This particular book was somewhat difficult to review, but since it was very kindly requested of me, I promised to write something. :)
It’s no surprise that I loved Joanne Harris’ “Chocolat”, and I’ll have to say I’ve enjoyed all the other books by her that I’ve read. Since my interests include Viking Age and, to some extent, Norse mythology, I was very keen to read Harris’ “The Gospel of Loki”.
I gather there’s been some controversy over how Loki has been portrayed here and whether the tale is faithful to the known sources of Norse mythology. Frankly, I didn’t care. So shoot me. This is a retelling, and told from one person’s (I mean god’s) point of view, and thus I would expect it to differ from the known versions. And, like any other myth/holy book/gospel... or, well, with any book at all... you can interpret it in countless different ways. So I’m not going to go into that.
The book is best characterised as a modern re-imagining of (some of) the Norse myths – the key word being modern. That goes for the style and the language in particular. This seemed rather odd at first, but then, the narrator is Loki, the trickster god (need I go into the reliable/unreliable narrator here? I didn’t think so) and he’s obviously managed to keep up with the way language has evolved rather than remaining stuck in archaic vernacular. The use of modern expressions and clever word play makes the book a light and humorous read and gives Loki a witty, snarky voice. Your Humble Narr... erm, reviewer found his repetitive use of certain expressions a little tiresome – but then, we all have our idiosyncratic expressions, so perhaps that just makes him more human (is he supposed to be that, though?)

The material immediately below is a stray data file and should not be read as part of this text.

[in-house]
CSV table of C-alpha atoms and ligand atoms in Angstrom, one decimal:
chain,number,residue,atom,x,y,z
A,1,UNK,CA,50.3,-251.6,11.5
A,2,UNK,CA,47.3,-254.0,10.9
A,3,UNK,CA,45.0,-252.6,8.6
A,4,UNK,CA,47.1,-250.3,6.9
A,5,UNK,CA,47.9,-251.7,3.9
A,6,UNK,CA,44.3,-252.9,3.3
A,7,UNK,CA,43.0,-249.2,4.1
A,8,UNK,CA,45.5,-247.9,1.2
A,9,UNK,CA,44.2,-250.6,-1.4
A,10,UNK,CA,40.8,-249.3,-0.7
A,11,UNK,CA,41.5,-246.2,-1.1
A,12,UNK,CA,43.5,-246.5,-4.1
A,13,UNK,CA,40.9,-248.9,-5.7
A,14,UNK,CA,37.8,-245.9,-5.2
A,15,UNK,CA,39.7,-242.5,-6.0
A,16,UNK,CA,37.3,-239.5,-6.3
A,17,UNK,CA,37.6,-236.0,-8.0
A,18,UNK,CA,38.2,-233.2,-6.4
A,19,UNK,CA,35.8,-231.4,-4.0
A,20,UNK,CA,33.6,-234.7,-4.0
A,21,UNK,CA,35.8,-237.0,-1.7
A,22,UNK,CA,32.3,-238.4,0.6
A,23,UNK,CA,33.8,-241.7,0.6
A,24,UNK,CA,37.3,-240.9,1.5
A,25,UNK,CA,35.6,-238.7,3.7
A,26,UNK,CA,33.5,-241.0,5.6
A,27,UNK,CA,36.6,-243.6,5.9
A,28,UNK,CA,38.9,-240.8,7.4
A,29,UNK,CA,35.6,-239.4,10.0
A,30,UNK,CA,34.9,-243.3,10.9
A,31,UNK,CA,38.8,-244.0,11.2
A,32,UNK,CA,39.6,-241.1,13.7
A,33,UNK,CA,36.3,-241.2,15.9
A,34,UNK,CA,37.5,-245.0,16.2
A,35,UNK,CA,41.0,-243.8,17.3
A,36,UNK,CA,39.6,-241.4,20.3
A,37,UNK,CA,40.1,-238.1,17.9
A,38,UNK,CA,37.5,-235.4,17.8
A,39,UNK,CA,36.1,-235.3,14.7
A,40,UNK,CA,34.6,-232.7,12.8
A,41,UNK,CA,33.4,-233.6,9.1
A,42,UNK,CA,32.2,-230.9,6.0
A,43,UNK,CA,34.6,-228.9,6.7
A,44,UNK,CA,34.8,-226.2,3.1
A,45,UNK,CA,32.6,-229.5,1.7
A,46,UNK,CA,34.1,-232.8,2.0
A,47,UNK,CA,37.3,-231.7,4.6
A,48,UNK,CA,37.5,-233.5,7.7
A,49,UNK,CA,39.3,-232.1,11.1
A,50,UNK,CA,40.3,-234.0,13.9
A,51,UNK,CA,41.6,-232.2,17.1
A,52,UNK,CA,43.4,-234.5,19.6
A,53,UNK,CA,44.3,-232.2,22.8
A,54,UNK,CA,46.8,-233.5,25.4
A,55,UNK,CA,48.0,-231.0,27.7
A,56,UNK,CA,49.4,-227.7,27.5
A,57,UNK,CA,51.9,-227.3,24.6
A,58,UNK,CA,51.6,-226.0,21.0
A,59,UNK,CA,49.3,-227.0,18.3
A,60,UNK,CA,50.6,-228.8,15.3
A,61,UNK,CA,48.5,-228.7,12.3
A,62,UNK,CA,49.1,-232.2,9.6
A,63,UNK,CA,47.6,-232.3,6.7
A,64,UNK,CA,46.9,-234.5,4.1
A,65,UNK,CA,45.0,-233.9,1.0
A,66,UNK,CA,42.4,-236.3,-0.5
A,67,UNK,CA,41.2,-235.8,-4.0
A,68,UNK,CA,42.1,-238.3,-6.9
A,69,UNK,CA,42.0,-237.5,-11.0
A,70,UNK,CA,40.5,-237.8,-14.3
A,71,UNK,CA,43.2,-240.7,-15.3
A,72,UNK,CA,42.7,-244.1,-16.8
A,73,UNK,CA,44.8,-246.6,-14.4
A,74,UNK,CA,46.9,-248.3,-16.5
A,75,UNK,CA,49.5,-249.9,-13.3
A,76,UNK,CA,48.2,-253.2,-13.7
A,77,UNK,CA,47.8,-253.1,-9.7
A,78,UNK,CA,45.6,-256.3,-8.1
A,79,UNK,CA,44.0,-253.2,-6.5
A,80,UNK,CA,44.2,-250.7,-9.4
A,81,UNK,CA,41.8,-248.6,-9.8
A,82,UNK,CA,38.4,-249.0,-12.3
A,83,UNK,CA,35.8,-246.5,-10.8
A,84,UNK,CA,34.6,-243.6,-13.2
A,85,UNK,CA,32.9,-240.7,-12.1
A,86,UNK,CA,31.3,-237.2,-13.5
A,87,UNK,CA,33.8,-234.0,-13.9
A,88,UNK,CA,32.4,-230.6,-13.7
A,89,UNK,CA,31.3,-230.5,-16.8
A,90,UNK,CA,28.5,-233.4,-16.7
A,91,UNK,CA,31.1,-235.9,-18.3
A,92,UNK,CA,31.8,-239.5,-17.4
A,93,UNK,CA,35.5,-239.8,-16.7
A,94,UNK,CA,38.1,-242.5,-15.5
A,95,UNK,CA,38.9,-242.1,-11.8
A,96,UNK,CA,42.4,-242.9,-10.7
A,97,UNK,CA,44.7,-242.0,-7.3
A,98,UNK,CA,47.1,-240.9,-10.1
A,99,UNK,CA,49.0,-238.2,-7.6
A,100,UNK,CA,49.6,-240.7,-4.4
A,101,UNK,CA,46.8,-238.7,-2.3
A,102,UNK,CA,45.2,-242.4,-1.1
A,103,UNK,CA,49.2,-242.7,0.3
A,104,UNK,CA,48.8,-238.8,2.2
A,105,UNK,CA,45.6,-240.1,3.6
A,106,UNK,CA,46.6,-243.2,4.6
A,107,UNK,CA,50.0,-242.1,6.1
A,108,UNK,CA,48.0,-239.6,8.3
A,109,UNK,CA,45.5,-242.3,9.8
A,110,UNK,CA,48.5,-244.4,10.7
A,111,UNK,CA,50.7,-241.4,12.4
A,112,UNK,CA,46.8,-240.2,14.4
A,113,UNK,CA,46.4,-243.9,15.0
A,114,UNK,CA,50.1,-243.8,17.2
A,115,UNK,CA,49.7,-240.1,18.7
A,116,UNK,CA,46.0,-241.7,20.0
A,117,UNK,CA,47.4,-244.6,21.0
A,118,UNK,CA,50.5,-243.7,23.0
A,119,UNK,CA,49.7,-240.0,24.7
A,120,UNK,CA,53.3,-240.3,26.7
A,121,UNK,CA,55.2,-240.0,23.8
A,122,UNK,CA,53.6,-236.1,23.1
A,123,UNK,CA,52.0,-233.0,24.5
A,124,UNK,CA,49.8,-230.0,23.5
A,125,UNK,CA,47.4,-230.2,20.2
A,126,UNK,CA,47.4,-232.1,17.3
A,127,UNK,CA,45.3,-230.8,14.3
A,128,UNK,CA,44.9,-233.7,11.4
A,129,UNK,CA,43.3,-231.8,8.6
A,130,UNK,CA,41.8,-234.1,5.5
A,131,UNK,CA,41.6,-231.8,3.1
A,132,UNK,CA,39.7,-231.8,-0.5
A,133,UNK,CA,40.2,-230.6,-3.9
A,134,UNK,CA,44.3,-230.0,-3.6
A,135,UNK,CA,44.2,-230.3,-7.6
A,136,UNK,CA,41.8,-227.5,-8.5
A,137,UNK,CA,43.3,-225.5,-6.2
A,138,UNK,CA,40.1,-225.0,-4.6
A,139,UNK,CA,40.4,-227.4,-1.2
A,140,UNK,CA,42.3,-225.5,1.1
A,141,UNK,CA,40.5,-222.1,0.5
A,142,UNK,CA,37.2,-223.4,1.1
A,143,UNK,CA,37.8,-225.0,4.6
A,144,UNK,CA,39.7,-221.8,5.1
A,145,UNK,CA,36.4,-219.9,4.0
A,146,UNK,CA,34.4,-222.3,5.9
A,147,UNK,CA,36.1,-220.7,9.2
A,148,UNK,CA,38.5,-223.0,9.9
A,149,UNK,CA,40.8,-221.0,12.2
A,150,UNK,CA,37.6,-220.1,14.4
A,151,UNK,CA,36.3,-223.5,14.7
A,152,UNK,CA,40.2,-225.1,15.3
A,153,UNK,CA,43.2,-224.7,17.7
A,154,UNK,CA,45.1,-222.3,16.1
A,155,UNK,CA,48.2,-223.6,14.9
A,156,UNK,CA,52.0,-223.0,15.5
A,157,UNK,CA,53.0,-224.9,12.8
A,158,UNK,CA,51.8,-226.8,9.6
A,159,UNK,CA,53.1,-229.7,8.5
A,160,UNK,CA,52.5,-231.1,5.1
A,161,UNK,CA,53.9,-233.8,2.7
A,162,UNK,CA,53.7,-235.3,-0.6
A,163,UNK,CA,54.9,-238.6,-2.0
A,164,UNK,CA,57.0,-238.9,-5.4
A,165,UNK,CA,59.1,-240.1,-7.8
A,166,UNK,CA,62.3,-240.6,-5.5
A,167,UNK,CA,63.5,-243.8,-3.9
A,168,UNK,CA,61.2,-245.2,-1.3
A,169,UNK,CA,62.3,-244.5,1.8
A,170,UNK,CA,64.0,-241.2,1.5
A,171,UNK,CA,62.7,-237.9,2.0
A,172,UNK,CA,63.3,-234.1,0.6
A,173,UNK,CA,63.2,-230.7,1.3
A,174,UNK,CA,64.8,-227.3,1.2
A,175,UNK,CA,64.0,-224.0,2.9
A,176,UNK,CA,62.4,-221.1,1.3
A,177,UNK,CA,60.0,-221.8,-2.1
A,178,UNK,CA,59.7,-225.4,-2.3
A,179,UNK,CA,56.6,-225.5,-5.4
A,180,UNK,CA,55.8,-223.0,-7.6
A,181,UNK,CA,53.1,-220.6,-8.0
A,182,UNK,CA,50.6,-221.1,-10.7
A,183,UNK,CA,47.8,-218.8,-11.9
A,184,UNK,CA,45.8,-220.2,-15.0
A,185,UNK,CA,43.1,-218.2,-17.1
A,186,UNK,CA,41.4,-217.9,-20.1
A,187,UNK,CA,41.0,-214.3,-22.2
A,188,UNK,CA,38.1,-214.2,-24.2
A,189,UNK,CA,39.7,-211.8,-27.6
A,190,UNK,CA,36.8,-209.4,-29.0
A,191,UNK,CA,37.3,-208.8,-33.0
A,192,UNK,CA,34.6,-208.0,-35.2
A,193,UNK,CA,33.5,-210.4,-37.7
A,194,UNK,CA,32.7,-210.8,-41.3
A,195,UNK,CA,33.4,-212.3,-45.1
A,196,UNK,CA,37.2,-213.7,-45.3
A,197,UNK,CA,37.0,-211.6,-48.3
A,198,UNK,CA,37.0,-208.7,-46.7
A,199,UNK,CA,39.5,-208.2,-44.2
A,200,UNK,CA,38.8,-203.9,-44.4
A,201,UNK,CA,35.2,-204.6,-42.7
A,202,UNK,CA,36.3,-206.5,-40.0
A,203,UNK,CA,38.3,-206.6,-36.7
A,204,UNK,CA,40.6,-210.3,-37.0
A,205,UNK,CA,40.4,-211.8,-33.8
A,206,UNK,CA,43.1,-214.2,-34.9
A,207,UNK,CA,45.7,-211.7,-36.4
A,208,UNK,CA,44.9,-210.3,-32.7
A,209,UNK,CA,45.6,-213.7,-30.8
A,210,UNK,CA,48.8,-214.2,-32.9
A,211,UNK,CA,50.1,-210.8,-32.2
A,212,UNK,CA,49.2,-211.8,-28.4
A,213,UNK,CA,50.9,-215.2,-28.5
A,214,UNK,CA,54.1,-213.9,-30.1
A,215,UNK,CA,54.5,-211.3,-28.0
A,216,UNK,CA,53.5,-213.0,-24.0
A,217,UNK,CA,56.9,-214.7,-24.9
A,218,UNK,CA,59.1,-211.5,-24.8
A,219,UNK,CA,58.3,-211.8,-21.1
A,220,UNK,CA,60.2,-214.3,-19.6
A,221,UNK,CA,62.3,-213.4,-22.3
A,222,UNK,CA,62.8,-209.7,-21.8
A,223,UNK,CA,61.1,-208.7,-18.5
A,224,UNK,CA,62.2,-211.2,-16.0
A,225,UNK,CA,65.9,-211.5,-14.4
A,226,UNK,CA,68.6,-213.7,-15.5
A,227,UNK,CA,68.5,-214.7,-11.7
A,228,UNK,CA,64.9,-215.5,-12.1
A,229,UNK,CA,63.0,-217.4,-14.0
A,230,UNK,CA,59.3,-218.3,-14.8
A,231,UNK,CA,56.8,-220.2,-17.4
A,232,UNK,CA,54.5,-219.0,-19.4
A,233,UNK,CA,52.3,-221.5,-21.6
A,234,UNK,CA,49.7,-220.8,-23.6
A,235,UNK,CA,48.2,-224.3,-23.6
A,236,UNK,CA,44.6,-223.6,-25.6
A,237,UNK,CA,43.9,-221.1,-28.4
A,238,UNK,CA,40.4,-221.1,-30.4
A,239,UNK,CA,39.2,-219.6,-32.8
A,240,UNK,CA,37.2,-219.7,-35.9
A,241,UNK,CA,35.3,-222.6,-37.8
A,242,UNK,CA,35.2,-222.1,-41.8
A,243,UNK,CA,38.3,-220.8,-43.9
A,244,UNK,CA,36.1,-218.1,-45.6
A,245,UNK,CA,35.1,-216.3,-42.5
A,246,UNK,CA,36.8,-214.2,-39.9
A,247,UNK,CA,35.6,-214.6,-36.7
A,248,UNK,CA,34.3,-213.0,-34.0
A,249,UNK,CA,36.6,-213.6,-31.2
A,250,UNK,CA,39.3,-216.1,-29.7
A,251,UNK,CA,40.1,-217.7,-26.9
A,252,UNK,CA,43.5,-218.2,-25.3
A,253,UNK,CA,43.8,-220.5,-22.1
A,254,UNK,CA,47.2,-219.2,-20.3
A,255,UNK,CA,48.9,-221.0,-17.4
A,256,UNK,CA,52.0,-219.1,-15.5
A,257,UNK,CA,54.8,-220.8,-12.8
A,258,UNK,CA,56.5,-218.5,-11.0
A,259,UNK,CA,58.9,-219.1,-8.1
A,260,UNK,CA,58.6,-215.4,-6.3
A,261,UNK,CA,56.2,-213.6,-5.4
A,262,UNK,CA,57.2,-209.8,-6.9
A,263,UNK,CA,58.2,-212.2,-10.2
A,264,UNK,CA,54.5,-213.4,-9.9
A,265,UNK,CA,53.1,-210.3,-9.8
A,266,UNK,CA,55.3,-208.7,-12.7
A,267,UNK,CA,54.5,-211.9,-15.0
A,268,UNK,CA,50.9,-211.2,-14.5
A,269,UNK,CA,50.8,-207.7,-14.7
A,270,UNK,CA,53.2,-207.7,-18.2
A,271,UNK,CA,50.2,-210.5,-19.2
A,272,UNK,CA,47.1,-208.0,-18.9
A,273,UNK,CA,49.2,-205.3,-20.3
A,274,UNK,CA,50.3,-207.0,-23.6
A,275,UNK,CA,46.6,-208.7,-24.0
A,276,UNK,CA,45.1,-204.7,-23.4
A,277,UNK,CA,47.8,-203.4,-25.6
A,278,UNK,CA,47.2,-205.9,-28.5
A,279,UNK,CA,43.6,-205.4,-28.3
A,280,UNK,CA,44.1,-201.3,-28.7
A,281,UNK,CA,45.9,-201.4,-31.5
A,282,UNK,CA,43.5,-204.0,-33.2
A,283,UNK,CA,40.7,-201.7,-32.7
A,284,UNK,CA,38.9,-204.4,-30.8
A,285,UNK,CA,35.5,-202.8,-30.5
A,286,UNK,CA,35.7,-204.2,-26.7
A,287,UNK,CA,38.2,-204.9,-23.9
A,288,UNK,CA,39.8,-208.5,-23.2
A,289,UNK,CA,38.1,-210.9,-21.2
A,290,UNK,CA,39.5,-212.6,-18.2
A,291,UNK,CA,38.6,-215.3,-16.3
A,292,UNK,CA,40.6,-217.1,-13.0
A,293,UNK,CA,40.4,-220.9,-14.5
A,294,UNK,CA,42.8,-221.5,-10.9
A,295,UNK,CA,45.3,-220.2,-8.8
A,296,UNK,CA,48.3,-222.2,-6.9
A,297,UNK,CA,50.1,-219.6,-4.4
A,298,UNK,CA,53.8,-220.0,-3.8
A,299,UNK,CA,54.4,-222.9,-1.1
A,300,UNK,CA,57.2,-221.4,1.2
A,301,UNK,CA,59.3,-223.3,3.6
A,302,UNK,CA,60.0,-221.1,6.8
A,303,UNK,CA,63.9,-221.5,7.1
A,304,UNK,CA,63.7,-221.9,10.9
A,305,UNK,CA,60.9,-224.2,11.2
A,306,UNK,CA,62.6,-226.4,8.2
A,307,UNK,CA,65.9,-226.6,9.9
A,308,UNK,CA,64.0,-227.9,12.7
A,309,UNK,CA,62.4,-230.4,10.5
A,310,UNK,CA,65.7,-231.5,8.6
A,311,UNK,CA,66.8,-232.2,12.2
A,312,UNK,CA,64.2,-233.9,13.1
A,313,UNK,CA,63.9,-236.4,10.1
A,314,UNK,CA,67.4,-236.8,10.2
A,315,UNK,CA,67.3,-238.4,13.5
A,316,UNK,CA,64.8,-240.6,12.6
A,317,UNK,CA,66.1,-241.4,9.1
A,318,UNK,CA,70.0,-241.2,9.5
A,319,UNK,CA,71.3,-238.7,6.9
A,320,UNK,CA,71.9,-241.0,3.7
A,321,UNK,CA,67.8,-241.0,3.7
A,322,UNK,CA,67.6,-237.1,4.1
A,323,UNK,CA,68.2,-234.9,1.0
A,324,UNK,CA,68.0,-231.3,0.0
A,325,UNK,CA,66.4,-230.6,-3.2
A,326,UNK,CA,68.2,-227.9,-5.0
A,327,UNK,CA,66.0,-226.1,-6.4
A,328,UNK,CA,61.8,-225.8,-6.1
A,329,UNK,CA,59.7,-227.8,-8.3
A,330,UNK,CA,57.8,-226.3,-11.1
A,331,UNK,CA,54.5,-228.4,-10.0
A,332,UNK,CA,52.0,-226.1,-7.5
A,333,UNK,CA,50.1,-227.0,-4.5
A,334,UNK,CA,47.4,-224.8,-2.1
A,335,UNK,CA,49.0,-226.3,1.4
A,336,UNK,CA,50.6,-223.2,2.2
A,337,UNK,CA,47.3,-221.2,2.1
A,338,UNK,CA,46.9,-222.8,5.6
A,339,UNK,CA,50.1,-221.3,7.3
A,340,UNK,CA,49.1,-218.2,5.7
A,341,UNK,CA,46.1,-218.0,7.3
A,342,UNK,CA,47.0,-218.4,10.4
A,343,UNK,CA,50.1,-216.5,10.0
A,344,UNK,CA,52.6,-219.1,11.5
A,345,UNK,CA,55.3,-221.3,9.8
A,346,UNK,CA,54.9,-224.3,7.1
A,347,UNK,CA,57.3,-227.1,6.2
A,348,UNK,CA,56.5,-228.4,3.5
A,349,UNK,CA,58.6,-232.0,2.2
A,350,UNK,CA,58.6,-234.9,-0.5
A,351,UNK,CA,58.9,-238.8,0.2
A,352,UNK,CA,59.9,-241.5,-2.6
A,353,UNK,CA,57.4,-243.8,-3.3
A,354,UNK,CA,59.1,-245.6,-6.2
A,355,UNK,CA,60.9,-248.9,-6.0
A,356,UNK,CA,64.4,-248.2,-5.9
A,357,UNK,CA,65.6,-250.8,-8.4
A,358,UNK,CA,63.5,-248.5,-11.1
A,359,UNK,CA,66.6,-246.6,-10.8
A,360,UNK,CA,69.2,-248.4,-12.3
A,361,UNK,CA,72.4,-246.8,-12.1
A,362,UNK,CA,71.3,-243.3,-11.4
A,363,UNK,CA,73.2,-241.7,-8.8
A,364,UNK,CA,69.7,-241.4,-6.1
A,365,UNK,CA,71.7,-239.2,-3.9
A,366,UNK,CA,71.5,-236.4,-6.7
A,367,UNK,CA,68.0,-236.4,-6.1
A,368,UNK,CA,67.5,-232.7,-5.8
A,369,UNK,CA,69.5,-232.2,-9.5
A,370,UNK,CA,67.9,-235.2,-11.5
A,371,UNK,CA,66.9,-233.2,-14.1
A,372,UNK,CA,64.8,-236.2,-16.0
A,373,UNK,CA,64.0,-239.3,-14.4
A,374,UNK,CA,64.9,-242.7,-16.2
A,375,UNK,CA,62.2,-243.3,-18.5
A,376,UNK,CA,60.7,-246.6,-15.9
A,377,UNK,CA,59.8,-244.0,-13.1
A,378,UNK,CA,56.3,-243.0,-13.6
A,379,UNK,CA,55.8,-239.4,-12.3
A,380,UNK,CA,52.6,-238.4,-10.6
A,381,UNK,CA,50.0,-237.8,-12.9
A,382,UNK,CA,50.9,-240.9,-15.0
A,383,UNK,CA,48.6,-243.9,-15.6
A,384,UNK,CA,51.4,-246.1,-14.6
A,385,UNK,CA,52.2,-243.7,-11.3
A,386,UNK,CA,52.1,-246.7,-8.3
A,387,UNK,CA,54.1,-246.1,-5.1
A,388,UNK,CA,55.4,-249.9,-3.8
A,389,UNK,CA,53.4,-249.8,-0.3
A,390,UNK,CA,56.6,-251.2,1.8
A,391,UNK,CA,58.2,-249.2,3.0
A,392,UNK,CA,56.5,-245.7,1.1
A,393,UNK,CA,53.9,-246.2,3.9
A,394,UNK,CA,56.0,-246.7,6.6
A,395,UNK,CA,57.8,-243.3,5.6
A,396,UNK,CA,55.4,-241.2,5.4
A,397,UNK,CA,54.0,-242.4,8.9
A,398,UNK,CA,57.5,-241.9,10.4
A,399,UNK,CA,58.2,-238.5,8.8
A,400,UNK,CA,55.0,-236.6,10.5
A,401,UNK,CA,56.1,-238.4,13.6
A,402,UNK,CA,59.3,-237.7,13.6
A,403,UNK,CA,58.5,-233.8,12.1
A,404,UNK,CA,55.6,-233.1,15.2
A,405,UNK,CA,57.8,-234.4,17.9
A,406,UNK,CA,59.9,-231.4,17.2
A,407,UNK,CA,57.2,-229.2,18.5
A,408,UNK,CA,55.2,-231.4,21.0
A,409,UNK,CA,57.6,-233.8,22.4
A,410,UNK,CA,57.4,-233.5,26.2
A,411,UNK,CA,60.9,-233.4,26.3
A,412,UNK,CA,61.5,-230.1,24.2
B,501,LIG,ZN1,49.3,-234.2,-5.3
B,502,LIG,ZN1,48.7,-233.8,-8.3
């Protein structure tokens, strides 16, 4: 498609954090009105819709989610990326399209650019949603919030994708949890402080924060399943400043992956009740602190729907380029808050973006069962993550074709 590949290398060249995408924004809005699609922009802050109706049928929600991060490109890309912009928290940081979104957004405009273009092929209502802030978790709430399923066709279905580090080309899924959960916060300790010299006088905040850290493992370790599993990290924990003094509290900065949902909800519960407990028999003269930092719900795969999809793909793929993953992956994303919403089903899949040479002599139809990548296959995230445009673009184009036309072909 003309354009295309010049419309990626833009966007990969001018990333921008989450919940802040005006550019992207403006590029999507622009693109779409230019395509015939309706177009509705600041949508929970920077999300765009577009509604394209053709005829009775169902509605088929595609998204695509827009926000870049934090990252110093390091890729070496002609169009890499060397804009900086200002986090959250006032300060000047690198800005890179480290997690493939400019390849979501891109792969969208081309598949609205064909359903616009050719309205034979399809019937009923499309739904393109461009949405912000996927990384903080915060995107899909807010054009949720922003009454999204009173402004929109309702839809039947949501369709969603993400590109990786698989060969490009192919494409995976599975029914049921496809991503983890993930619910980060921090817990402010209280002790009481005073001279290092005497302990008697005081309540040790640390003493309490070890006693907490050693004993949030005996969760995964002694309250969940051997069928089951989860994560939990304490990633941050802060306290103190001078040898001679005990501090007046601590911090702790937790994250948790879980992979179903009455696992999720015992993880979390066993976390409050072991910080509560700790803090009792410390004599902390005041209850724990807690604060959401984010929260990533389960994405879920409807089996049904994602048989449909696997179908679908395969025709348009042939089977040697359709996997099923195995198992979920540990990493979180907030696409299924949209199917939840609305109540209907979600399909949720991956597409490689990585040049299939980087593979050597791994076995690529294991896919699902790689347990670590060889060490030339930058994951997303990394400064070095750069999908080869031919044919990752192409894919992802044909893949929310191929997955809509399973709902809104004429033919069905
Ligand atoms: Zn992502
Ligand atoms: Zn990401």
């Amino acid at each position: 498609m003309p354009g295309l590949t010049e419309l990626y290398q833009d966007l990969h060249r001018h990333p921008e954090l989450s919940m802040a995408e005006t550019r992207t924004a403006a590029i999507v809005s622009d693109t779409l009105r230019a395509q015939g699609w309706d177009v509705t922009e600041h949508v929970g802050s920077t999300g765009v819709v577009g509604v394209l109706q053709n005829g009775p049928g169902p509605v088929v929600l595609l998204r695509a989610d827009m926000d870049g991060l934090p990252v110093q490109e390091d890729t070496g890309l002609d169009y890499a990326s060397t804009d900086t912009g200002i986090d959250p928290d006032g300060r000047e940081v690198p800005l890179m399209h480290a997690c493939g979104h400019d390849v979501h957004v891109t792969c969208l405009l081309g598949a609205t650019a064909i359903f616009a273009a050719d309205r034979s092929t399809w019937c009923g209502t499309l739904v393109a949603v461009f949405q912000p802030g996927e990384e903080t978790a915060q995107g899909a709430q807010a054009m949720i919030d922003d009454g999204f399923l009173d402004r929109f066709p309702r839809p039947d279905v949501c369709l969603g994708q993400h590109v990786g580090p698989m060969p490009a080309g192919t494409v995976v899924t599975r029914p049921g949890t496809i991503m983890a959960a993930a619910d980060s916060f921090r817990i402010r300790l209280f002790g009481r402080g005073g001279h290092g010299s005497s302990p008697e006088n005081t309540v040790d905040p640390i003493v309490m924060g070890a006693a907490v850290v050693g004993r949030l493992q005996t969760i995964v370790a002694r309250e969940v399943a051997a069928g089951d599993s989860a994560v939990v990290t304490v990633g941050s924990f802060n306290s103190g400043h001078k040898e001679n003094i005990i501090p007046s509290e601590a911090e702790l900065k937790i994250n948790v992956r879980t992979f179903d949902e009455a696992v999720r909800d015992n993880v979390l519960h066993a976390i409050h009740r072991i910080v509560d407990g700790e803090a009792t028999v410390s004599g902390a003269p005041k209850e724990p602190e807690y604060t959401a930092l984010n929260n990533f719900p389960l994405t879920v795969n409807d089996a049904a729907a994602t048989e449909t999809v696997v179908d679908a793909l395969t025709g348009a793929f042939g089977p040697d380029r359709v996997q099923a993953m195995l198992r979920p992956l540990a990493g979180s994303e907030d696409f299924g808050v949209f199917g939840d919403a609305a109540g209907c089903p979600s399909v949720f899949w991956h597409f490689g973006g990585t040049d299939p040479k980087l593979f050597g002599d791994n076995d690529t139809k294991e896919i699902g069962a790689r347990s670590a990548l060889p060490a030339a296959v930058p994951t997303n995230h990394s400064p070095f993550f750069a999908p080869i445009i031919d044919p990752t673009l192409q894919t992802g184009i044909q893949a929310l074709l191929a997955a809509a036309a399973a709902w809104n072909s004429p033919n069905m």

A glance at reviews tells me that readers’ perceptions of Loki differ wildly. He’s seen as a demon, as a whiny adolescent, a bad boy, a rebel and whatnot. I saw him (or rather, he made me see himself) as an underdog, a misunderstood scapegoat whose malice (partly anyway) sprang from being treated unjustly. Interesting. I bet this is all Loki’s plan: he uses his story and his silver tongue to seduce us, make us take his side... and he is truly a shape shifter, a master of disguise; people who have read his story can’t even agree on who he is or what he is (his True Aspect). For a named thing is a tamed thing...
For one thing, this was certainly not a boring read (I didn’t quite laugh aloud but I did smile on several occasions) and I suspect even readers not into Norse mythology would find this entertaining. Not to mention all those Loki fans. ;) I could have asked for a little more depth, a little more drama and detail, but that might not have suited the fast-paced story or the chatty, wry voice of Loki.
At the beginning of each chapter, there is a short quote from “Lokabrenna”. Many of these start with “Never trust...” and once you’ve finished the book, you’ve learned your lesson: never trust anyone. And Loki is the trickster, remember? Never trust anyone, but especially... never trust Loki!
That is what made writing this review so hard: every time I thought of something to criticise, it somehow turned out to be something that was probably Loki’s plan all along (which, considering his fame as a cunning trickster, is just brilliant). For example: Loki himself is an interesting character; the rest of the cast, however, remain rather flat or appear to be little else but brainless brutes. Then again, this is Loki’s story, perhaps that is how he sees the other gods. Wait... this is Loki’s story! Perhaps that is how he wants us to see the other gods! That trickster...
Well, there is one thing where I trust Loki completely, and that is when he says: “Most problems can be solved through cake”. (Or chocolate, obviously. ;) )